The ever-evolving technological landscape has impacted the way artists conceive and present their works for decades. Now, with the rise of Web3 advocating for decentralization and ownership, it’s important to ensure all groups and communities are represented in the burgeoning space.
Keep your eyes peeled for these inspiring Asian artists who not only spearheaded ventures in art, technology and extended reality, but also spotlighted ethnic cultures, under-represented communities, and the socio-economic divide in their art.
Tokyo-based artist Lu Yang has gained an enthusiastic following in their home country China and Asia for their boundary-pushing digital works, which fuses ancient mythologies with technology and explores subjects ranging from human biology and neuroscience, to mortality, existentialism and spirituality.
Lu’s strange yet stimulating digital fantasies are populated by hungry ghouls, demigods, even baby tumor cells and a superhero character called “the uterus man” who moves around on a turbo-powered sanitary pad. Mostly screen-based, their works take inspiration and resources from anime, gaming and sci-fi subcultures, sometimes incorporating holography, and live performances. Their digital “persona” DOKU, a gender fluid virtual character, is often featured in their works, such as this music video commissioned by the British pop-rock band 1975 for their song Playing on My Mind.
Lu’s works can be found at their first and most comprehensive solo showcase, “LuYang Vibratory Field”, currently on view at Kunsthalle Basel, and as part of a group show “Fanatic Heart” at Hong Kong’s independent art space, Parasite, which looks into the fandom phenomenon through the works of queer artists.
One of the most recognizable names in the Chinese contemporary art scene, Cao Fei’s inventive oeuvre explores the day-to-day life of ordinary Chinese people who are navigating a rapidly changing social and technological landscape. Way before digital avatars and the metaverse were included in the discourse of contemporary art, Cao had already begun experimenting with the idea of a metaverse in her art. In 2009, She created RMB City, a fictional city built within the popular UGC virtual community, Second Life, which served as host to several events and projects until its closing in 2011. RMB City drew visitors from across the world, from art aficionados to gamers who stumbled across, as well as creators who initiated visual and performative artworks within the virtual city. RMB City is now included in the permanent collection of Hong Kong’s M+ museum.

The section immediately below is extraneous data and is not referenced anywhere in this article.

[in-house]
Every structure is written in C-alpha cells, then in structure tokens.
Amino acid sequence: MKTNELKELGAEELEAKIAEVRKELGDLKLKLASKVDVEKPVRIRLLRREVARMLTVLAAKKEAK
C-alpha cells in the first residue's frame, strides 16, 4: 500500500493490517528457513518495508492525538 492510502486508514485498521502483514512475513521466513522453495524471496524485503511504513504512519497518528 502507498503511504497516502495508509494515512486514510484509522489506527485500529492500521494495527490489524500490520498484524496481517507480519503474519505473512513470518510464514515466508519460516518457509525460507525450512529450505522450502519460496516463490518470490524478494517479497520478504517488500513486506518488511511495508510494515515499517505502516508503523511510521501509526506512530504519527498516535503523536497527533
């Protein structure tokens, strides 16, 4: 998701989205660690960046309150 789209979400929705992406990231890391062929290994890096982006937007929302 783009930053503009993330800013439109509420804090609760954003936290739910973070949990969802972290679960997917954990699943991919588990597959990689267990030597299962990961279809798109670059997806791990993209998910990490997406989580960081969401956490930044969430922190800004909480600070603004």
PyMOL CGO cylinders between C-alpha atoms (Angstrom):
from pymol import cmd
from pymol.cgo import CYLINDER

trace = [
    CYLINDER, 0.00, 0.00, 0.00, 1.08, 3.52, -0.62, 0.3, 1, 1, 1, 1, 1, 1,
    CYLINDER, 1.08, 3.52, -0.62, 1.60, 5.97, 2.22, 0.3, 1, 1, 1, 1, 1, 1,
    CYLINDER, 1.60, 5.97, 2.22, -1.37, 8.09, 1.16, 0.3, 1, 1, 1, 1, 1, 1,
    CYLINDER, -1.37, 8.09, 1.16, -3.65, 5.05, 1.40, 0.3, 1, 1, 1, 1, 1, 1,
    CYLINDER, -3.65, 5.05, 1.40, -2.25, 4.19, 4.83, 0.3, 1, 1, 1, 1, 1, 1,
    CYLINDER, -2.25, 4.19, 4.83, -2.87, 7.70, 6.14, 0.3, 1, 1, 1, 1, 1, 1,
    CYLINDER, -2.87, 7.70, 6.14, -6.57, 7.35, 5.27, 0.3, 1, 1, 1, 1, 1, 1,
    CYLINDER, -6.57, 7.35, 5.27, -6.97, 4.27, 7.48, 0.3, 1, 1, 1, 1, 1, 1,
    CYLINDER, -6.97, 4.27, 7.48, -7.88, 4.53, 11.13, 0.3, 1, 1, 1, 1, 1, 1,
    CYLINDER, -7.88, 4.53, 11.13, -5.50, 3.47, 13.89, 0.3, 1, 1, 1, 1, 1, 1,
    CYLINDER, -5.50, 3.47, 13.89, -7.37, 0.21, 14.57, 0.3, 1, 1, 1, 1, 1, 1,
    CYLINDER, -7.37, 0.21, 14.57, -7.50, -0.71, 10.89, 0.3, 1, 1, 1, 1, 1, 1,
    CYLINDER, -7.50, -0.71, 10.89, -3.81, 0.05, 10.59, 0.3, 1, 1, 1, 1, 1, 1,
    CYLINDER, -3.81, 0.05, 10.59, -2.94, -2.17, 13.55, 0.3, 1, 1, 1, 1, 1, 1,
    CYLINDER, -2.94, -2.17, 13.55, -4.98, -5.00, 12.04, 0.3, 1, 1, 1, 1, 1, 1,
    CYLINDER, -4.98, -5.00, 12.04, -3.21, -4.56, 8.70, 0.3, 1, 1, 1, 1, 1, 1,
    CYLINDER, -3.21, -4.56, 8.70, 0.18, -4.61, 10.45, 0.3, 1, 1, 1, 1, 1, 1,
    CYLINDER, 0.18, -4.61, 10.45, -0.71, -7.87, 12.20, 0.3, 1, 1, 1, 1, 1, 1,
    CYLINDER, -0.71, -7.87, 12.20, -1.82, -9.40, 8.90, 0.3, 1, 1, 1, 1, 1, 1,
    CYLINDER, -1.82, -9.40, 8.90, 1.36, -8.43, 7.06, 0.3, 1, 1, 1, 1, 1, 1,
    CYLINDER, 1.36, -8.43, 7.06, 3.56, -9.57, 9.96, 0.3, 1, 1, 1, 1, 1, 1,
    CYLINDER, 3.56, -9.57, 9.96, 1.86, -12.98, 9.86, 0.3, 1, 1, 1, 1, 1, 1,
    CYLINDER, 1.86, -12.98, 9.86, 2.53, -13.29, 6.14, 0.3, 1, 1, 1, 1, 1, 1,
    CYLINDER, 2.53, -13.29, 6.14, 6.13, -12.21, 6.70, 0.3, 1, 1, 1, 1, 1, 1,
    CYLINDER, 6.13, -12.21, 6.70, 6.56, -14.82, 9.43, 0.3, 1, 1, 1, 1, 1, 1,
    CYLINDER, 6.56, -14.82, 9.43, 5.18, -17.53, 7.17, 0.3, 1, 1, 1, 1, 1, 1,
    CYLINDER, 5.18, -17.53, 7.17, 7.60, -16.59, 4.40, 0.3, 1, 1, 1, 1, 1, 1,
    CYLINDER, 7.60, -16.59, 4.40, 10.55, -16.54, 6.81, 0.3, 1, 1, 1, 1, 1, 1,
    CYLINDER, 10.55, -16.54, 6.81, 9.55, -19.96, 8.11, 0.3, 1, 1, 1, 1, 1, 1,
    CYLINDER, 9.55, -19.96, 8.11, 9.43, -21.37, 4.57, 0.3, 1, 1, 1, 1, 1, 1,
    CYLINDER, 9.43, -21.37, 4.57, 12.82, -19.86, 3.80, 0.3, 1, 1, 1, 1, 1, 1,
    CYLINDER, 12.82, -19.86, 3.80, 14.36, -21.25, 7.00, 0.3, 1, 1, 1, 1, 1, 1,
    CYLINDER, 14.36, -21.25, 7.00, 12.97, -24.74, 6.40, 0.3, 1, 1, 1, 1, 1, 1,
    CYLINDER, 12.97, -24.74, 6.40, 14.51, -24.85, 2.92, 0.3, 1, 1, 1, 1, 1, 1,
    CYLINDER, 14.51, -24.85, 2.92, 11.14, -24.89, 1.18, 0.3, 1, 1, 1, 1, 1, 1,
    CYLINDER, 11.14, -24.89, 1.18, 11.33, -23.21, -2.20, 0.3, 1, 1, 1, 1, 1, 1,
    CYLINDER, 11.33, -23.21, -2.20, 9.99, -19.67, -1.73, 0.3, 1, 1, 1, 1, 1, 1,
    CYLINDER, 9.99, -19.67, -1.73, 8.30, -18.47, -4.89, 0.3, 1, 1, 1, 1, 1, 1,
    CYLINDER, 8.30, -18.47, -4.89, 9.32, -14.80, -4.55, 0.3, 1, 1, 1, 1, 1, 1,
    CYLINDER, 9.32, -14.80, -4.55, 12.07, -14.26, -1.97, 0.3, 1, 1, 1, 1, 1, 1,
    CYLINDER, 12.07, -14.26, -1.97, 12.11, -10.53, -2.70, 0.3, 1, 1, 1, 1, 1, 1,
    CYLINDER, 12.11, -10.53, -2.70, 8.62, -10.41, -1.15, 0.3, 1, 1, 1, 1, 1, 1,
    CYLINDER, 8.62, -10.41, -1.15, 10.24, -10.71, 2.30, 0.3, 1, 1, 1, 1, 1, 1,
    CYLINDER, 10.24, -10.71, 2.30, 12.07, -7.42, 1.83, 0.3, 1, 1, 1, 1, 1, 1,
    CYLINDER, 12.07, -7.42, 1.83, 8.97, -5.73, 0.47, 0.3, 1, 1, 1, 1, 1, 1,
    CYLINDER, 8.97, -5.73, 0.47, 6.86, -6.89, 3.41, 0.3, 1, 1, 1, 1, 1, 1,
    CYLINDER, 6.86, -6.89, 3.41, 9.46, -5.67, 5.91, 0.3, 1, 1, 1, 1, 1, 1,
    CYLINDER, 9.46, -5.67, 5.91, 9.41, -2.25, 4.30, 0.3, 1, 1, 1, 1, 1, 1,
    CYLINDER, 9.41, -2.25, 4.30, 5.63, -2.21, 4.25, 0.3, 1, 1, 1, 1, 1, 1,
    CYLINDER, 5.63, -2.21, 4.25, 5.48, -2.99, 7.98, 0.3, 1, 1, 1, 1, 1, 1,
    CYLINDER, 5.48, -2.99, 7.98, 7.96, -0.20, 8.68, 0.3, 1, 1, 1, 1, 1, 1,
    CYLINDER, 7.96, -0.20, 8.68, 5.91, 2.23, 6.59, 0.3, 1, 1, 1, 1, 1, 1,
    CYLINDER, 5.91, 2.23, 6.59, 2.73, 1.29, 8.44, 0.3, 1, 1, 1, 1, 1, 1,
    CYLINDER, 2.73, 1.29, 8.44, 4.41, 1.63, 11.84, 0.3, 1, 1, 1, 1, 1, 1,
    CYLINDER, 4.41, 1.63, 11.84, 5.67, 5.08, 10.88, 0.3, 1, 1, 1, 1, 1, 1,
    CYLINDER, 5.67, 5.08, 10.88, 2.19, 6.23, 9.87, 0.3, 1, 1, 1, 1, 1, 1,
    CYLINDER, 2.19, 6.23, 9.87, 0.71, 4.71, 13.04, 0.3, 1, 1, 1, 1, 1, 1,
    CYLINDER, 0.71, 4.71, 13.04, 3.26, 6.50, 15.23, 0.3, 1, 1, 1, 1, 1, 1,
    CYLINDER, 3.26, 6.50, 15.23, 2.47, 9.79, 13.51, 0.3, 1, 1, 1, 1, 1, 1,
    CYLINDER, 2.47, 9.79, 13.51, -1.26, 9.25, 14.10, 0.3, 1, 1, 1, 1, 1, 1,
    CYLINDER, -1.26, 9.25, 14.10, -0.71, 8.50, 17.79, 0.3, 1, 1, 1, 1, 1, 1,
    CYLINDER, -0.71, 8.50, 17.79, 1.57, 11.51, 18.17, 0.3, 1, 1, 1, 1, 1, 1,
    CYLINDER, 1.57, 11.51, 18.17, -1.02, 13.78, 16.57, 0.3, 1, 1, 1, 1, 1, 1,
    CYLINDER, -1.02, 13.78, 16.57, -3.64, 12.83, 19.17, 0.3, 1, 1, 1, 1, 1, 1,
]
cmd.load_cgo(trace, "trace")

WangShui is a New York-based artist and eponymous studio that uses moving images, installation, and architecture to explore contemporary notions of desire. The ceiling video projection, Scr∴ pe (2021), was WangShui’s first video collaboration with AI. It is composed by adopting GANs (general adversarial networks), a class of machine learning frameworks, which are trained on an evolving dataset of images. The translucent screen was installed under a skylight at the museum, and there were sensors that interpolated the light emitted from the screen with the daylight from above and fed data back into the imagery. Wang refers to Scr∴ pe as an “anamorphic post-human tissue sample,” and was inspired by the fleshy shape-shifting alien architecture in Octavia E. Butler’s Xenogenesis trilogy, which thrives on human tumors.
The artist has noted that their work with AI is about “experimentation, deep learning, and ultimately syncing,” debunking the idea of the artist or artwork as singular, and acknowledging the fact that all images and ideas — between ourselves, the environment, the algorithm or forces beyond, are part of an interconnected exchange. WangShui’s work is currently taking part in the exhibition “Myth Makers—Spectrosynthesis III” at Hong Kong’s Tai Kwun.
Daito is a self-professed “great lover of music and math”, and a man that wears many hats, dabbling between the roles of an artist, a programmer and formerly a DJ. He’s also collaborated with many well-known artists, including Björk, Flying Lotus, and Ryuchi Sakamoto. In 2006, he co-founded a media arts company, Rhizomatiks, “to foster collaboration between media art, industry, and business.” The team orchestrated an augmented reality display at the closing ceremony of the Rio De Janeiro Olympics in August 2016, where former Japanese Prime Minister Abe Shinzō made a surprise appearance dressed as Mario from the popular Nintendo game for the flag handover ceremony. Daito also creates various theatrical performances, and interactive installations. He often incorporates technologies like robotic arms, drones, lasers and VR/AR in his works. His work with the legendary composer Ryuchi Sakamoto, Sensing Streams, which transforms electromagnetic waves into mesmerizing visual and audible components, is currently on view at the exhibition “Hylozoism” at Hong Kong Design Institute.
Krista Kim is a Canadian-Korean contemporary artist whose works frequently use light, digital technology and sound. Kim produced a number of touring installations and displays, along with other works which have been sold as NFTs, some in partnership with major brands, including a collaboration with Lamborghini.
Kim advocates for the idea that the future of humanism is digital, achieved through free thought and expressionism that knows no bounds, a philosophy she coined as “Techism”. She thinks the future of art is based on computers and AI becoming a digital layer of our physical reality. Her works are inspired by her movement, transcending the idea that a balanced culture between humans and technology not only can be achieved, but would improve society as a whole. Through visceral digital experiences, Kim intends to create a meditative experience using digital technology, like “a digital zen garden for the 21st century”. Kim is currently the Metaverse editor of Vogue Singapore.